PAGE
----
Old Town Gets Older

Old Town Gets Older

Breaking news from the distant past; 13,000-year-old stone tool discovered in Alexandria.

Old Town just got a lot older — about 3,000 years older to be exact. The city’s archeologists already knew that life in Alexandria dated back about 10,000 years after finding part of a spear in Jones Point Park several years ago. But an archeological dig on South Washington Street recently unearthed the oldest evidence of human life in the city — a stone tool once used to hunt deer, elk or mastodons. The artifact was unearthed in July and identified as a 13,000 years old by a Fairfax County prehistoric expert on Aug. 3.

"This is an extremely exciting discovery," said Francine Bromberg, a preservation archeologist in Alexandria. "This is the first time we have concrete evidence of people from this time period in the city."

Bromberg said that the men who once used the spear point would have lived in an environment very different from our own. Their world was much colder than the one we live in, and the terrain would have probably been dominated by grasslands dotted by periodic stands of conifer trees. Archeologists refer to the quartzite tool as a "Clovis point" because the first discovery of such a tool was made in the 1930s near Clovis, N.M. Clovis points have a distinctive shape and serves as a diagnostic marker for an era known as the Paleoindian period.

"My first impression at seeing the point was ‘How cool,’" said Michael Johnson, the Fairfax County archeologist who verified the age of the tool, in a written statement. "It goes to show that if you do the right thing, as Alexandria has done over the last 30 years, eventually you’ll find some truly great things."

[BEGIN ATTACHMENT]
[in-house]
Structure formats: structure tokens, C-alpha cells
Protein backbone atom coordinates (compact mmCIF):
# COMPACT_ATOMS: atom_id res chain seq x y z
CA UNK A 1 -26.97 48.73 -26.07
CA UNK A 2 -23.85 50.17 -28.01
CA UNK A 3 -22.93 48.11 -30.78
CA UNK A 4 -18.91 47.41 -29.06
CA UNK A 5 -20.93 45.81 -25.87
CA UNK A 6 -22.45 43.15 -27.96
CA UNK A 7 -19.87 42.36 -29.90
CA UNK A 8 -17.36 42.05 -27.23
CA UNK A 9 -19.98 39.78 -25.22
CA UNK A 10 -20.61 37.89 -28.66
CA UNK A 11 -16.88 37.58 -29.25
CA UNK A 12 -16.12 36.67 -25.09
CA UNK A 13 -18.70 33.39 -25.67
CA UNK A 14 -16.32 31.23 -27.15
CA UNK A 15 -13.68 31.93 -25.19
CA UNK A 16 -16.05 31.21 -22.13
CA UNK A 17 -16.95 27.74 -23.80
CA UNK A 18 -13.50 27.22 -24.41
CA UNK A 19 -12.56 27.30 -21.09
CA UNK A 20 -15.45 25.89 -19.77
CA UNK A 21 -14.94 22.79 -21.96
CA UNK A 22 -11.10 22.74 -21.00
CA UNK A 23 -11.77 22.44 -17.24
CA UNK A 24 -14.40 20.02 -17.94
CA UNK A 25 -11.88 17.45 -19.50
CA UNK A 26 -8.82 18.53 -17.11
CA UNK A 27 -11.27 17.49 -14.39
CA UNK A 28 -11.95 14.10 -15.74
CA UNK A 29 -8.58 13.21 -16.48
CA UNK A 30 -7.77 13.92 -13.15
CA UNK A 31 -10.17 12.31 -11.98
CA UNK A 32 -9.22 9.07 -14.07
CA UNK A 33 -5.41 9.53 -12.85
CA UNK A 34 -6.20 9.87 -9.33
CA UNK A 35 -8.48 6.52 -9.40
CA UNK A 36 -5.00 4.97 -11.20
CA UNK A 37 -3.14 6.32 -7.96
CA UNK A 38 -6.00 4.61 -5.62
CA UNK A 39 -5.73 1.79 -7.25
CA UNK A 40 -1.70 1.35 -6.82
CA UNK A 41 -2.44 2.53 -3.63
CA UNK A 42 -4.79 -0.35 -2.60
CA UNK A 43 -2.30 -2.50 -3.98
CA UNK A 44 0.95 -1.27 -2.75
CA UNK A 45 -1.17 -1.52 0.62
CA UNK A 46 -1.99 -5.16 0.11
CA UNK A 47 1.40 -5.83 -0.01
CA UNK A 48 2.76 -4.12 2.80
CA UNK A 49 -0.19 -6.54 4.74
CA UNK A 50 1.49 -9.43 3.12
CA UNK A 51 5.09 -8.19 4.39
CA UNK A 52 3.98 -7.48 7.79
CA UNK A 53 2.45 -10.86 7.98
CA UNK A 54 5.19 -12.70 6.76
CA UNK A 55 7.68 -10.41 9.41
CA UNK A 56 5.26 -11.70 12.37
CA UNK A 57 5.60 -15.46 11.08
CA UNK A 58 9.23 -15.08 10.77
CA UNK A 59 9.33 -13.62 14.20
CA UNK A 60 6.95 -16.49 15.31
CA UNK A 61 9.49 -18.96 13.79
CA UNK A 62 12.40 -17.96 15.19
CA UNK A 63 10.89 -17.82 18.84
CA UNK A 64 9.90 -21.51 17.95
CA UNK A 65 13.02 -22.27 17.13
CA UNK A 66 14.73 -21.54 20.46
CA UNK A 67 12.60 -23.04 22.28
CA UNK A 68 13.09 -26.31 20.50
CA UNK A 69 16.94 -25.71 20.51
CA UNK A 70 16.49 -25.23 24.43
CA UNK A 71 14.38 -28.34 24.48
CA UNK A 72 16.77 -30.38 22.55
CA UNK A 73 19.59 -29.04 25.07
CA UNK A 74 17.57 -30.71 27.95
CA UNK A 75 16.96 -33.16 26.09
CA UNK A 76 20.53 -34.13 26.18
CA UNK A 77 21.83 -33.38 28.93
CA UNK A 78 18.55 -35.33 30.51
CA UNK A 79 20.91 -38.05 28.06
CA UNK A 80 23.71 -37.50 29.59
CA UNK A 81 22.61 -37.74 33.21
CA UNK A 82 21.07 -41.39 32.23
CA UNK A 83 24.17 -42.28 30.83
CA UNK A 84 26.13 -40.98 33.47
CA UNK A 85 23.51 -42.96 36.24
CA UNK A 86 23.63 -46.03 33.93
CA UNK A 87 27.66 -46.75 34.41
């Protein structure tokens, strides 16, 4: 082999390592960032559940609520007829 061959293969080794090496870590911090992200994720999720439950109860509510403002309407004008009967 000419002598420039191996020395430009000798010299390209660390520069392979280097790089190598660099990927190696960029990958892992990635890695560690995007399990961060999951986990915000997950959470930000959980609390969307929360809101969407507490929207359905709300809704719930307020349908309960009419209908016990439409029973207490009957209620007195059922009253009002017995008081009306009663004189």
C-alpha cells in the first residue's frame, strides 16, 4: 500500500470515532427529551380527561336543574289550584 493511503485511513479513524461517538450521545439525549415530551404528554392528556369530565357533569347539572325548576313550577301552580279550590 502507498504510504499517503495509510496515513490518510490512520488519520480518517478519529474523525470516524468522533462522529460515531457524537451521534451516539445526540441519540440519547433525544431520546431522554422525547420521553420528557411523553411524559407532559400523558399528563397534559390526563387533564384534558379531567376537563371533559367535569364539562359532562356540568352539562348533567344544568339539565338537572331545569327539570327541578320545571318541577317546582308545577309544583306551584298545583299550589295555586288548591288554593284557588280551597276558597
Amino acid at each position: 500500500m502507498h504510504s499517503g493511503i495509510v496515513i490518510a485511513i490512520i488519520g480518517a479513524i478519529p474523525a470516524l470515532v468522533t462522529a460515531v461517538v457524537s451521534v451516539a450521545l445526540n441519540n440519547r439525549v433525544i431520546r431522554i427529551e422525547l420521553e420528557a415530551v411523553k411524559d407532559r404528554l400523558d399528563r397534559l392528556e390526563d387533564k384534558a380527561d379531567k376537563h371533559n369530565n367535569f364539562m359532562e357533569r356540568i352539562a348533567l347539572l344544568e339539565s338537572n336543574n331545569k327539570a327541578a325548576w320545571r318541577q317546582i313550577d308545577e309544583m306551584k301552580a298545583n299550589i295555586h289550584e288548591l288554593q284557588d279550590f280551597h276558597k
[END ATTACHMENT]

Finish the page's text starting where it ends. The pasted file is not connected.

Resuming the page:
Johnson, a leading authority on prehistoric stone tools, said the tool’s broken point was originally the tip of a spear that had been reworked or re-sharpened so it could continue to be an effective tool. He concluded that the user probably abandoned the tool when its tip fell off as it was being sharpened. Typically, Clovis points are identified by a concave base, bifacial blade and fluted channel that allowed them to be hafted to spears.

"These kinds of spear points spread across North and South America," said Eric Larsen, an archeologist working the site. "The most interesting part of this is how it fits into the story of the Freedman’s Cemetery."

<b>THE DISCOVERY OF</b> a prehistoric tool on the site of Alexandria’s Freedman’s Cemetery has further complicated the difficult history of the old graveyard, where archeologists are excavating approximately 1,800 African Americans buried there shortly after the Civil War. Despite the fact that a 1930s-era tax map labeled the area "Old Negro Cemetery," a series of zoning decisions in the 1940s and 1950s resulted in a gas station being built on top of the graveyard. The city acquired the property earlier this year in an effort to create a memorial at the site.

"The gas station saved the Clovis point," remarked City Archeologist Pam Cressey. "It likely that we would have never found this if a townhouse or something else had been built on this site."

The protective layer of concrete that had been poured over the area 50 years ago has preserved the ancient spear point that is now the center of attention at the city’s Archeology Museum, which is located on the third floor of the Torpedo Factory. In addition to the Clovis point, archeologists have found other evidence of prehistoric occupation at the site — including a significant concentration of quartz and quartzite flakes, which are the slivers of rock that are chipped away when stone tools are being created. Alexandria’s archeologists believe that the location overlooking Hunting Creek would have been ideal for Native Americans to work stone tools for hunting, fishing or other uses. The recently unearthed artifacts support the likelihood that it was a major prehistoric site, with a history stretching back tens of thousands of years.

At the dig, archeologists hover over geometrically precise depressions in the earth. Color-coded flags identify where the bodies were buried 150 years ago — hidden underfoot for the past 50 years by a never-ending stream of Washington Street motorists. As the underground story emerges from the dirt, archeologists are discovering more about the original cemetery and how it was laid out. Stephen Weatherly, an archeologists working the site on a hot Tuesday afternoon, said that the team has now learned that rows of bodies are separated by areas where no burials took place.

"This could tell us more about how the cemetery was accessed," he said. "They probably didn’t want to bring carts over the existing graves."